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Hospice critics don't speak for us, Chinese community says

The site of a proposed hospice, left, is pictured on the University of British Columbia campus adjacent to a residential high-rise in Vancouver, B.C., on Friday January 14, 2011.

Darryl Dyck/ The Globe and Mail/Darryl Dyck/ The Globe and Mail

Distancing themselves from condo owners who have opposed a hospice on cultural grounds, Chinese community representatives on Tuesday held a press conference to say the residents' views do not accurately represent Chinese culture or beliefs.

The group - which included an academic, a feng shui practitioner and the executive director of the National Congress of Chinese Canadians - said while residents' concerns may reflect some aspects of Chinese folklore, it is false to claim that living next door to a hospice is incompatible with Chinese culture.

"There is a very grave concern in the Chinese community - and it's not just amongst a few - that Chinese culture is being misrepresented by a few and is giving Chinese-Canadians, and Chinese culture, a bad name," David Choi, national executive director of the National Congress of Chinese Canadians, said at the press conference.

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The clash between a proposed hospice and what residents said was their cultural sensitivities emerged last week, when a group of people who live in a condominium tower on the University of British Columbia Campus went public with their objections to a planned 15-bed hospice near their homes.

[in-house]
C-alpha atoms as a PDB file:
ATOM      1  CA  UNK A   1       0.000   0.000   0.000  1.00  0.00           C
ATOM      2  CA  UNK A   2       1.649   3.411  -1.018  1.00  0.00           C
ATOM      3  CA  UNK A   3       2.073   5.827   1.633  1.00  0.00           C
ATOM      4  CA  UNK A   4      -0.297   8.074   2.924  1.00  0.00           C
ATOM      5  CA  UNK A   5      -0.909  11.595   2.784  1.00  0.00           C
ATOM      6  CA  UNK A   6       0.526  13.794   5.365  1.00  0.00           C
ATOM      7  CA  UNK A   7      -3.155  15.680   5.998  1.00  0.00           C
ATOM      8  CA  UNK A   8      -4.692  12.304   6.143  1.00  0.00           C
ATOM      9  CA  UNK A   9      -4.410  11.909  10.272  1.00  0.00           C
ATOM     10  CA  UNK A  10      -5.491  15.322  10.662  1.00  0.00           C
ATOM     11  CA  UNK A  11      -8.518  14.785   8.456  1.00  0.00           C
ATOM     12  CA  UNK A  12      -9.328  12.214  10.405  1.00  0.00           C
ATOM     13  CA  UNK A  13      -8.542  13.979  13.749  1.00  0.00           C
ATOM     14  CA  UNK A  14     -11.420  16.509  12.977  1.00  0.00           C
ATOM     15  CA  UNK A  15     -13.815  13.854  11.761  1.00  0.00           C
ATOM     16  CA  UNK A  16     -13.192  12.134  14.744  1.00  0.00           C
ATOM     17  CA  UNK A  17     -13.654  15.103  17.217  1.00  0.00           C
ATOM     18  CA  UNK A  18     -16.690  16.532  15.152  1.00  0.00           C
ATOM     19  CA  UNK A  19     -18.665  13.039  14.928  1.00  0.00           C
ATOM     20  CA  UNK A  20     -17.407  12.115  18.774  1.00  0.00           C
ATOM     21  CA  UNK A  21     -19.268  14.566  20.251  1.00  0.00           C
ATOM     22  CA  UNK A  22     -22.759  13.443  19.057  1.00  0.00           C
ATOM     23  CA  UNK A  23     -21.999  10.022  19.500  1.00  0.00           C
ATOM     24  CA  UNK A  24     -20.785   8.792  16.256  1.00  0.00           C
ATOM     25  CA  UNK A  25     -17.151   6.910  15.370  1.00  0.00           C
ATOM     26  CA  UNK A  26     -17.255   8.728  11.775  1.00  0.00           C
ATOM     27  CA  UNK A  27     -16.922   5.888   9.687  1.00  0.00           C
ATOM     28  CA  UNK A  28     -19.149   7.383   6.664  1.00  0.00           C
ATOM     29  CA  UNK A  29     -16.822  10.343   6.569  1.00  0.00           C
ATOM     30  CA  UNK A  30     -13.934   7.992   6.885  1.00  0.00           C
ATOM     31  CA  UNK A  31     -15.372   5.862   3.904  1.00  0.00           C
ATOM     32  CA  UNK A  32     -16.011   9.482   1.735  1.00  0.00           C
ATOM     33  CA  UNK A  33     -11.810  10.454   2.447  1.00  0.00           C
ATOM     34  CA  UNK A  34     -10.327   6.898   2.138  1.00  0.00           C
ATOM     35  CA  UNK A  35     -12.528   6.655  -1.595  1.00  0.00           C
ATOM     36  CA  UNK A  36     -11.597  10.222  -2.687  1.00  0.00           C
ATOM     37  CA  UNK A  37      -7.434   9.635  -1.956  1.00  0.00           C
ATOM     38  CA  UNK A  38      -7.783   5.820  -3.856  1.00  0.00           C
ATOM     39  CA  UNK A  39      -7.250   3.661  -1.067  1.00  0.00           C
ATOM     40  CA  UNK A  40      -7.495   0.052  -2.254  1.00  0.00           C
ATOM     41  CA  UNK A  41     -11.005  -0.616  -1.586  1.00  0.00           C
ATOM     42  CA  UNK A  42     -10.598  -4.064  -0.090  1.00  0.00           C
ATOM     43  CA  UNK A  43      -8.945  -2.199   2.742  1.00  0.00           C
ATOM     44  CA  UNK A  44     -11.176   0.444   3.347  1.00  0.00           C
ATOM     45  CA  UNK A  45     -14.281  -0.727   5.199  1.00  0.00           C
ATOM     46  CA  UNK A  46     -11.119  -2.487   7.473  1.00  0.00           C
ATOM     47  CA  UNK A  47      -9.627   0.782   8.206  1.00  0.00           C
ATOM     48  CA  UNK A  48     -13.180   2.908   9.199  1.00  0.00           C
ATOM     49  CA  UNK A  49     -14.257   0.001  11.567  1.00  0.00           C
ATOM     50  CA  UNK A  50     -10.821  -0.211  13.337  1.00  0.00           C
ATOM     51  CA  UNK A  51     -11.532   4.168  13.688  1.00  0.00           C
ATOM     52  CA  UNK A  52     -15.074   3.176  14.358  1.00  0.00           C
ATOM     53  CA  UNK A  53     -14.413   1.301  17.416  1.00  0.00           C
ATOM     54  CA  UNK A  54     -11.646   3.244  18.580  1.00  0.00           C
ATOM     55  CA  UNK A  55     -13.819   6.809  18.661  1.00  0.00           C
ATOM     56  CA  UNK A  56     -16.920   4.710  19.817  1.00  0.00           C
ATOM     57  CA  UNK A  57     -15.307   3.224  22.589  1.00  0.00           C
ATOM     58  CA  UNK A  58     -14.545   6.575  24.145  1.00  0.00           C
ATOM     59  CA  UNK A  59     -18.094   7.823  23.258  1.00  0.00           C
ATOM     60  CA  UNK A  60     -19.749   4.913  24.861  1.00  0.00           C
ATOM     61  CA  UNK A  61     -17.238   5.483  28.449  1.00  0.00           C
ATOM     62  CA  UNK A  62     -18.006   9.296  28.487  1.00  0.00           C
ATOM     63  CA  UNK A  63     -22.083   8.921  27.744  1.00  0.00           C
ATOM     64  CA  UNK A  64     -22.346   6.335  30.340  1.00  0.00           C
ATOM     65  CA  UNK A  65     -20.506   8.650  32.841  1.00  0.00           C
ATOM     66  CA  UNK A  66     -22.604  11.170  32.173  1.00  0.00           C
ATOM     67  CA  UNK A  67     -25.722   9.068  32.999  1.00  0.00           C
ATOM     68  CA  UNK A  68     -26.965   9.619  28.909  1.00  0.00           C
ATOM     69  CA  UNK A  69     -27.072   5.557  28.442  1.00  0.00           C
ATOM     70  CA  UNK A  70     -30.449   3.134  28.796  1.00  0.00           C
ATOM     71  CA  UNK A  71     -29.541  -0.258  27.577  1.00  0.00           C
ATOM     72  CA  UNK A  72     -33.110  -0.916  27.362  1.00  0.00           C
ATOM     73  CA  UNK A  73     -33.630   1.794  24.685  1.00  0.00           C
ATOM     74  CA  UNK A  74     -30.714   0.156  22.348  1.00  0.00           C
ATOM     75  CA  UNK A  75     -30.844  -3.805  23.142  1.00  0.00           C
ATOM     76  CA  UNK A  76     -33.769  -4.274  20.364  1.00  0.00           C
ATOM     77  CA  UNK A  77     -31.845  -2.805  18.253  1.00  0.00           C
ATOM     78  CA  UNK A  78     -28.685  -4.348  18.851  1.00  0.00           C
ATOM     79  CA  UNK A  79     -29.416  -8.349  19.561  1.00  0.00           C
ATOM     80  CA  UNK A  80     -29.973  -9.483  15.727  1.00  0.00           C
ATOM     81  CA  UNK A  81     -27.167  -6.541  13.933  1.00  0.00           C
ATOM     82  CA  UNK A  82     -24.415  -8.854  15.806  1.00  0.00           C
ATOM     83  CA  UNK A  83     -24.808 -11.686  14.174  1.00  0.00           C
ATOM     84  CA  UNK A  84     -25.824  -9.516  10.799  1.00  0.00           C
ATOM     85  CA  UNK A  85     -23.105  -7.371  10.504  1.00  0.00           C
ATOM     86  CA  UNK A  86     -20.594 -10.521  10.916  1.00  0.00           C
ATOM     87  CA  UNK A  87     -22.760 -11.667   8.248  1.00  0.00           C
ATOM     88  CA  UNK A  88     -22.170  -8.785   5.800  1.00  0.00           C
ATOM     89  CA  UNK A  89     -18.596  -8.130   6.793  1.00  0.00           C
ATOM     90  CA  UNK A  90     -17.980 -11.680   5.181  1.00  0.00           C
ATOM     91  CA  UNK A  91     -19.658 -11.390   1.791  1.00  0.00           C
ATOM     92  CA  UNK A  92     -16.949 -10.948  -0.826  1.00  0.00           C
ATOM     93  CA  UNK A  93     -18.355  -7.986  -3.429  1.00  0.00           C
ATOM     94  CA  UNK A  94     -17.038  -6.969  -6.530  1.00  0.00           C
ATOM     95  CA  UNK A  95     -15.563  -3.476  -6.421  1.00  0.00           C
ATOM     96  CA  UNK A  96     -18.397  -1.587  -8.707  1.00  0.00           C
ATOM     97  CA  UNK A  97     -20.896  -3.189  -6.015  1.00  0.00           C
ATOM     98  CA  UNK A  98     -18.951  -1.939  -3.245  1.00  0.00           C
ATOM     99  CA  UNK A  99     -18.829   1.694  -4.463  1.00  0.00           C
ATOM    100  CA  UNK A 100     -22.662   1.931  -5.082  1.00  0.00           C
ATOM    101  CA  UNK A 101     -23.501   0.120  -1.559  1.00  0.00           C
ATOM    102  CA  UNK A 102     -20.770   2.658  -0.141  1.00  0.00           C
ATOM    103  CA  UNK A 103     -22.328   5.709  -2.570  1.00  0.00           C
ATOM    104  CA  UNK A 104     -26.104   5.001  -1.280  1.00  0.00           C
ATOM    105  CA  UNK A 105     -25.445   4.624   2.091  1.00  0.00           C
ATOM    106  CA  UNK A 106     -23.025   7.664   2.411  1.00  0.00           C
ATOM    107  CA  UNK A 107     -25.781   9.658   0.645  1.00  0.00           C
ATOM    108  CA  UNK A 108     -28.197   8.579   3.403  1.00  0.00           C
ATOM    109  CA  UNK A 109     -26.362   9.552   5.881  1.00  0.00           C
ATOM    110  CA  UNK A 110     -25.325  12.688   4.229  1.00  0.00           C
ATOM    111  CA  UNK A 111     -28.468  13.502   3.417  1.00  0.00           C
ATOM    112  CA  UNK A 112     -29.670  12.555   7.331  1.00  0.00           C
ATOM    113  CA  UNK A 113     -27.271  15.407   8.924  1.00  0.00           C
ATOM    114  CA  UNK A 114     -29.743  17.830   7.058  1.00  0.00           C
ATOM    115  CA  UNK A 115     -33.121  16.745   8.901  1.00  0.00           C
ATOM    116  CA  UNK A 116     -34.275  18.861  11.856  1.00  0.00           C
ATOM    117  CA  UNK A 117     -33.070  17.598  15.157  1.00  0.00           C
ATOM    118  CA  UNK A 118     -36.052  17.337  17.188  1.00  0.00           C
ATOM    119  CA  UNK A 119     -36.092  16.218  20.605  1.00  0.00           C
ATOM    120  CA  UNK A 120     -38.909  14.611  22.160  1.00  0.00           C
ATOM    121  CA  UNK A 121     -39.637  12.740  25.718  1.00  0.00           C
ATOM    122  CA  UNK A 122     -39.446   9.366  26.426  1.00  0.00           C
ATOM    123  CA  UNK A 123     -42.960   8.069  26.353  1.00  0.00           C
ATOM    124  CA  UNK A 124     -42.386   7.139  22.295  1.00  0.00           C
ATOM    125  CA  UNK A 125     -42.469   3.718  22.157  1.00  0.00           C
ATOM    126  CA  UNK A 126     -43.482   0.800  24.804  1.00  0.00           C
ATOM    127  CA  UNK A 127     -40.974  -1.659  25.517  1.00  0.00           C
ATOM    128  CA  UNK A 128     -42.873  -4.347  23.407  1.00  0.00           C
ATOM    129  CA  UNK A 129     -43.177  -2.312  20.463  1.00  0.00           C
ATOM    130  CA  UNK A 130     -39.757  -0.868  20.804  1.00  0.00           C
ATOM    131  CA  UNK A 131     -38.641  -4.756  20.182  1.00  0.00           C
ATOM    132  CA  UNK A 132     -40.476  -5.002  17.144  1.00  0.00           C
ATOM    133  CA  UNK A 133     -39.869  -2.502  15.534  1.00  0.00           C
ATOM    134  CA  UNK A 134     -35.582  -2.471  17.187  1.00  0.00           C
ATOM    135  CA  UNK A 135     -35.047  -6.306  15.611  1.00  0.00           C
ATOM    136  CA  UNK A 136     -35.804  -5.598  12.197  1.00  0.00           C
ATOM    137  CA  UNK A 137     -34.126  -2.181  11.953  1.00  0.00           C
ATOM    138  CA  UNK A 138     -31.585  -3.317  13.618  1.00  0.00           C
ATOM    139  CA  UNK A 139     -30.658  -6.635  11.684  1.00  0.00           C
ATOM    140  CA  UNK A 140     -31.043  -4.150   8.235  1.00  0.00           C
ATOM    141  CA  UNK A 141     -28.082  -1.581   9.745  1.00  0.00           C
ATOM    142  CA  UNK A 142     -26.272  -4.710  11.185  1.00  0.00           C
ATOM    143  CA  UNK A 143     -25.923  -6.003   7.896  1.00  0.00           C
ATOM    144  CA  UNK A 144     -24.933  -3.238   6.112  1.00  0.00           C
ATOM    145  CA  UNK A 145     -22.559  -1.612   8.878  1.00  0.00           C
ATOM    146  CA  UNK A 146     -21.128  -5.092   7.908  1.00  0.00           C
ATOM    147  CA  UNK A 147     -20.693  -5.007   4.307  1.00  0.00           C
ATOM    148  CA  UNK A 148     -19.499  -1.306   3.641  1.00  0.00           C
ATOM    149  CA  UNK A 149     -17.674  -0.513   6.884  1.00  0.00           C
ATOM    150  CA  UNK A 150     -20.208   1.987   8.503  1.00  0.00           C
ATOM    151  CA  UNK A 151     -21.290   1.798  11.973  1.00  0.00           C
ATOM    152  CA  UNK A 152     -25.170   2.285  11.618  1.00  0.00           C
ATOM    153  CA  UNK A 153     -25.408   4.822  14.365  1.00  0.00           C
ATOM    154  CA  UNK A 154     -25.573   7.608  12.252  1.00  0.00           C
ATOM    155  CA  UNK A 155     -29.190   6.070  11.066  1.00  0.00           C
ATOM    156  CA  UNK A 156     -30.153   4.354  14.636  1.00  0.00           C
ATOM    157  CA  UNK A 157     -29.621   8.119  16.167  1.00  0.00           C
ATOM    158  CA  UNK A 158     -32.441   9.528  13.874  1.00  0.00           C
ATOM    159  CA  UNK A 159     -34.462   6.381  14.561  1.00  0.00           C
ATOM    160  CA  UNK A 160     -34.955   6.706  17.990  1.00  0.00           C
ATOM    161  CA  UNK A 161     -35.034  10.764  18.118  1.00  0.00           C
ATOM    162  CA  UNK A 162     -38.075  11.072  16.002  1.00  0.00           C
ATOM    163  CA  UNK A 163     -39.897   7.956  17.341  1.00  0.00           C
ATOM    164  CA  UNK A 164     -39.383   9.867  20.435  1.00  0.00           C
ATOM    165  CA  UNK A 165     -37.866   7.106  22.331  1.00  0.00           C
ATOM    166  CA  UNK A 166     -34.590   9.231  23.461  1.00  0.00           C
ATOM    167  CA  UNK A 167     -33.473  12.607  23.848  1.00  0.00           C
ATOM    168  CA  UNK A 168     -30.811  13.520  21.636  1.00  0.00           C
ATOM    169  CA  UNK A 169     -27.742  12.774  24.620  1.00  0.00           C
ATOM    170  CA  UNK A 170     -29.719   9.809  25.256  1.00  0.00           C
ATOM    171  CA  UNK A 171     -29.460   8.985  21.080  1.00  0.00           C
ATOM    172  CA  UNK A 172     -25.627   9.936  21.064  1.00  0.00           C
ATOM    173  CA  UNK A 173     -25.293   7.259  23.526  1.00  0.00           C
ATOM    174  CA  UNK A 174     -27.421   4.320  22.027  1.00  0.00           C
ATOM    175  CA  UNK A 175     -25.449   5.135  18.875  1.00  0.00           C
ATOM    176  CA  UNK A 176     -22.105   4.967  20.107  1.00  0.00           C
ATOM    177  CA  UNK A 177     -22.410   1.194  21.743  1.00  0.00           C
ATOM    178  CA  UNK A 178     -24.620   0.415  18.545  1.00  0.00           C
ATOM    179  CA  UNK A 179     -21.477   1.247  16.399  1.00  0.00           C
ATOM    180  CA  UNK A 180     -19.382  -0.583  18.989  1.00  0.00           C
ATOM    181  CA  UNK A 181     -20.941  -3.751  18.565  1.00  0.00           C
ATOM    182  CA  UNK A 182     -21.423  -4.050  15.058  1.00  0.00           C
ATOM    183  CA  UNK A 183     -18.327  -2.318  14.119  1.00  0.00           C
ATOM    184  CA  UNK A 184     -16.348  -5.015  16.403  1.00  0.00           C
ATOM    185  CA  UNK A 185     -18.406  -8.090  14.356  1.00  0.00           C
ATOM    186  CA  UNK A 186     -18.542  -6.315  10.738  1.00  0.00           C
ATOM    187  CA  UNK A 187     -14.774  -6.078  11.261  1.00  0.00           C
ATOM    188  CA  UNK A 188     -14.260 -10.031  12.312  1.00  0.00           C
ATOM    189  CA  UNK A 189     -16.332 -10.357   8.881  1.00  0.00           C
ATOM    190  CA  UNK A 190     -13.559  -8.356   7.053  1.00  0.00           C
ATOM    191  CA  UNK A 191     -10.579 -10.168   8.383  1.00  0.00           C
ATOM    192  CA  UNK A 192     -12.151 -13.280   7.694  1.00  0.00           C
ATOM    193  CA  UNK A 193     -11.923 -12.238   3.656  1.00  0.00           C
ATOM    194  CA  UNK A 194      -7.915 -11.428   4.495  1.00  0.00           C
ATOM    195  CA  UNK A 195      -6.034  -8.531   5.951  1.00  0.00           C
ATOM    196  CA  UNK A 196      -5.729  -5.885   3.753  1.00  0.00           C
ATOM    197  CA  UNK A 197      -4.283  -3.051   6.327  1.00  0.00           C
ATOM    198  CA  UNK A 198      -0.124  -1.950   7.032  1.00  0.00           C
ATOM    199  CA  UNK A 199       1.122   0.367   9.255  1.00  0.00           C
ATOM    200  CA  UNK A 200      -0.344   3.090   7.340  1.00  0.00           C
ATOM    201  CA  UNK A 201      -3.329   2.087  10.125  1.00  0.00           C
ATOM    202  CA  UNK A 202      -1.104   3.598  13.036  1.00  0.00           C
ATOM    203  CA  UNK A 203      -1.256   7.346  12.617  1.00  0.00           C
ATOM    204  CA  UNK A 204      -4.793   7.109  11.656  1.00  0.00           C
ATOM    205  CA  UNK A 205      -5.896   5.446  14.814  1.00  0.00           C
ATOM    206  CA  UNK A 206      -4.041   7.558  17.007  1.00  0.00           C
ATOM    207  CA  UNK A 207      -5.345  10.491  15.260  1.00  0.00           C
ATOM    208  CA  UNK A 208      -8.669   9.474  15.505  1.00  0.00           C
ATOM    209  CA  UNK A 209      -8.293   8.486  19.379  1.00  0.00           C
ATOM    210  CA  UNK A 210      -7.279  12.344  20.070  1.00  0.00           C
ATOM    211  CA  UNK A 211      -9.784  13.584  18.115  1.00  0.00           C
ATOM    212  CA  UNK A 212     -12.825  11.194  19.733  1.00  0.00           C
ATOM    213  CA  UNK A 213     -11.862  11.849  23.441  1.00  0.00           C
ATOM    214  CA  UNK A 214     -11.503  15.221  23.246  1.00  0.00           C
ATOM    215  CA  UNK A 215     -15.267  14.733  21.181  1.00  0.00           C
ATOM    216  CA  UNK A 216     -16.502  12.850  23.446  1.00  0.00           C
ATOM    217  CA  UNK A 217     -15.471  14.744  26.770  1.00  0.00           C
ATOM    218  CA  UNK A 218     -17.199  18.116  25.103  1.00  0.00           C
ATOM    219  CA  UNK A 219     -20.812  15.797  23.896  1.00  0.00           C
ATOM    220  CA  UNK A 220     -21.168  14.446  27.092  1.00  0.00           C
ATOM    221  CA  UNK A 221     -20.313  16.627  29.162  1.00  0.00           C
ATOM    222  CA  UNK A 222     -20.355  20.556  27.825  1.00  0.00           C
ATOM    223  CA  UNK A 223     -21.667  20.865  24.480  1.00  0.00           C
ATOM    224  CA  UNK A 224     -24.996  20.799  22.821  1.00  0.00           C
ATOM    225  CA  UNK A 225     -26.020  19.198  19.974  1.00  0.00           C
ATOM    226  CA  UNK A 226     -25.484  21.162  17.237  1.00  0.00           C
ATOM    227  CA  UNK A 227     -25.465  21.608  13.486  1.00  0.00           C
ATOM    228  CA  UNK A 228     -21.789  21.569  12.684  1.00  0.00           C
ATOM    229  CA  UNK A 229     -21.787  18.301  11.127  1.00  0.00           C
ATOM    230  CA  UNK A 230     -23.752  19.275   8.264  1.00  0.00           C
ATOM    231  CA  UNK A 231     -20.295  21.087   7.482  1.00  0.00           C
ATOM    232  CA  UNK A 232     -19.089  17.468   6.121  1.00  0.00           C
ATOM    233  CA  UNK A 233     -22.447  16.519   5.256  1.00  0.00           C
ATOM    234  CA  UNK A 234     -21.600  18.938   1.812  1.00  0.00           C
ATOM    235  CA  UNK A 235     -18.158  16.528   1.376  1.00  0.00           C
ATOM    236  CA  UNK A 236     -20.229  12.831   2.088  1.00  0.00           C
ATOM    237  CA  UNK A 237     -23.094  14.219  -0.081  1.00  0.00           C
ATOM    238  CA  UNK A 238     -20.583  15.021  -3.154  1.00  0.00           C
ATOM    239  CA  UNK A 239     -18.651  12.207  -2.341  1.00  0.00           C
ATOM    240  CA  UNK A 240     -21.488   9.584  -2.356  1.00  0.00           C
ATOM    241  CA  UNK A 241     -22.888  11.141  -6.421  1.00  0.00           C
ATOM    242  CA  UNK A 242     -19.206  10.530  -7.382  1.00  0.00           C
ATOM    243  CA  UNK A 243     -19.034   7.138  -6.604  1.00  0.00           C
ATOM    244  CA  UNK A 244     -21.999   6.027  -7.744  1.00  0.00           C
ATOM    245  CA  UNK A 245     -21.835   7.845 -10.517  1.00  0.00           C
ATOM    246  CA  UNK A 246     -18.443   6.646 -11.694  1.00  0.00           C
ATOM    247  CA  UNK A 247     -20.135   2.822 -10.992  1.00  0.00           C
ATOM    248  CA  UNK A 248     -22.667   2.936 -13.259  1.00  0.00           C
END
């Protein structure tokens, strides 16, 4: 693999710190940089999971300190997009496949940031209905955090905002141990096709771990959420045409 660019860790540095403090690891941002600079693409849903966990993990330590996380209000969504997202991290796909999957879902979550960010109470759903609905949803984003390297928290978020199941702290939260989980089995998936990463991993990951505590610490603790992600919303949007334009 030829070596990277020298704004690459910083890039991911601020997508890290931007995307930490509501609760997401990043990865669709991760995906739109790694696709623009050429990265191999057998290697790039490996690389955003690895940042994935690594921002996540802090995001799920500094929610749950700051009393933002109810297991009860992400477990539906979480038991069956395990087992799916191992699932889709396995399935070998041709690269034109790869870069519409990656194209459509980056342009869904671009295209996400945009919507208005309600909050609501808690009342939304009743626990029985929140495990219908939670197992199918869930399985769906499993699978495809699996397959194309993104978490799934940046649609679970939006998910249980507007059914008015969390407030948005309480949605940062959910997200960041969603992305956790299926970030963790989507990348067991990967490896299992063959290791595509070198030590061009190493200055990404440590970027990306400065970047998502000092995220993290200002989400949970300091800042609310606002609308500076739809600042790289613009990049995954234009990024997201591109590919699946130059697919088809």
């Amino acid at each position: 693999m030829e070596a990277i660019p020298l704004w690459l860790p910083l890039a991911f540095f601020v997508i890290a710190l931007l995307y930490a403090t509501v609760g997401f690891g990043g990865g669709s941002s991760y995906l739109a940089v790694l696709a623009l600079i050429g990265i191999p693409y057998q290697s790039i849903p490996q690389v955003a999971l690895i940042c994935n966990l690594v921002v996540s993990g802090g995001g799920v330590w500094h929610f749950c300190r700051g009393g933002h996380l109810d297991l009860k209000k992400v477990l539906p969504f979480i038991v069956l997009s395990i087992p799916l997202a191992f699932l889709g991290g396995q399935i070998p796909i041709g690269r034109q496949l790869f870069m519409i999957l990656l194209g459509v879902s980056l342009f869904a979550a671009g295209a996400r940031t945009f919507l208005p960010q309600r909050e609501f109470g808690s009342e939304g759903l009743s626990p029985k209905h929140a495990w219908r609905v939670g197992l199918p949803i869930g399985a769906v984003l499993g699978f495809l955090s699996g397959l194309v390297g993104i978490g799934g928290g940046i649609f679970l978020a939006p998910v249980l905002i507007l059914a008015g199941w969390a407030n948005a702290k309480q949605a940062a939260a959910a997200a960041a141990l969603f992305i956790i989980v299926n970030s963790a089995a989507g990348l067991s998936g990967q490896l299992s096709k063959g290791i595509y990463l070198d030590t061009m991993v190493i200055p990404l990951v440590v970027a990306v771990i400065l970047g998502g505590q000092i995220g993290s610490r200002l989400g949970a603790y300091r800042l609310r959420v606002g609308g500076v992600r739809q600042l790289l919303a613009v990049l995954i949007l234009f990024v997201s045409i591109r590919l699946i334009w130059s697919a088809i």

A spokeswoman for the group, consisting mostly of recent Chinese immigrants, said 80 per cent of the building's residents are Asian and that a nearby hospice would flout Chinese cultural sensitivities around death and dying.

It is "impossible" for Chinese people to have dying people in their backyard, Janet Fan said in an interview.

In response to resident concerns, UBC put the project on hold.

The residents' comments, and UBC's response, resulted in a flood of commentary, including extensive coverage in Vancouver's Chinese-language media.

Mr. Choi and others at the event said they decided to discuss the issue in public after getting calls from friends and business associates urging them to speak out.

Compassion and respect - especially for the elderly - are entrenched Chinese cultural values and a hospice is compatible with those values, Mr. Choi said.

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He and other speakers discussed the concept of yin and yang - cited by residents as a factor in their objections to the hospice - as being about balance and wholeness, rather than exclusion.

In Chinese religious teachings, there is no higher virtue than relieving other people's suffering, said Jan Walls, founding director of the David Lam Centre at Simon Fraser University.

"The relief of suffering is probably one of the noblest goals and one of the noblest activities that a Chinese person can engage in," Mr. Walls said.

The hospice had been scheduled to open in mid-2012. The current site was chosen through a four-year process that weighed other campus locations, including one that resulted in objections from students because of its proximity to student residences. UBC nixed that site based on land use and density considerations, not stakeholder objections, a spokesman said on Tuesday.

According to the Worldwide Palliative Care Alliance, more than 100 million people a year need palliative care but fewer than eight million receive it. In Canada, only 16 to 30 per cent of residents have access to or receive hospice palliative care, depending on where they live.

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About the Author
National correspondent

Based in Vancouver, Wendy Stueck has covered technology and business and now reports on British Columbia issues including natural resources, aboriginal issues and urban affairs. More

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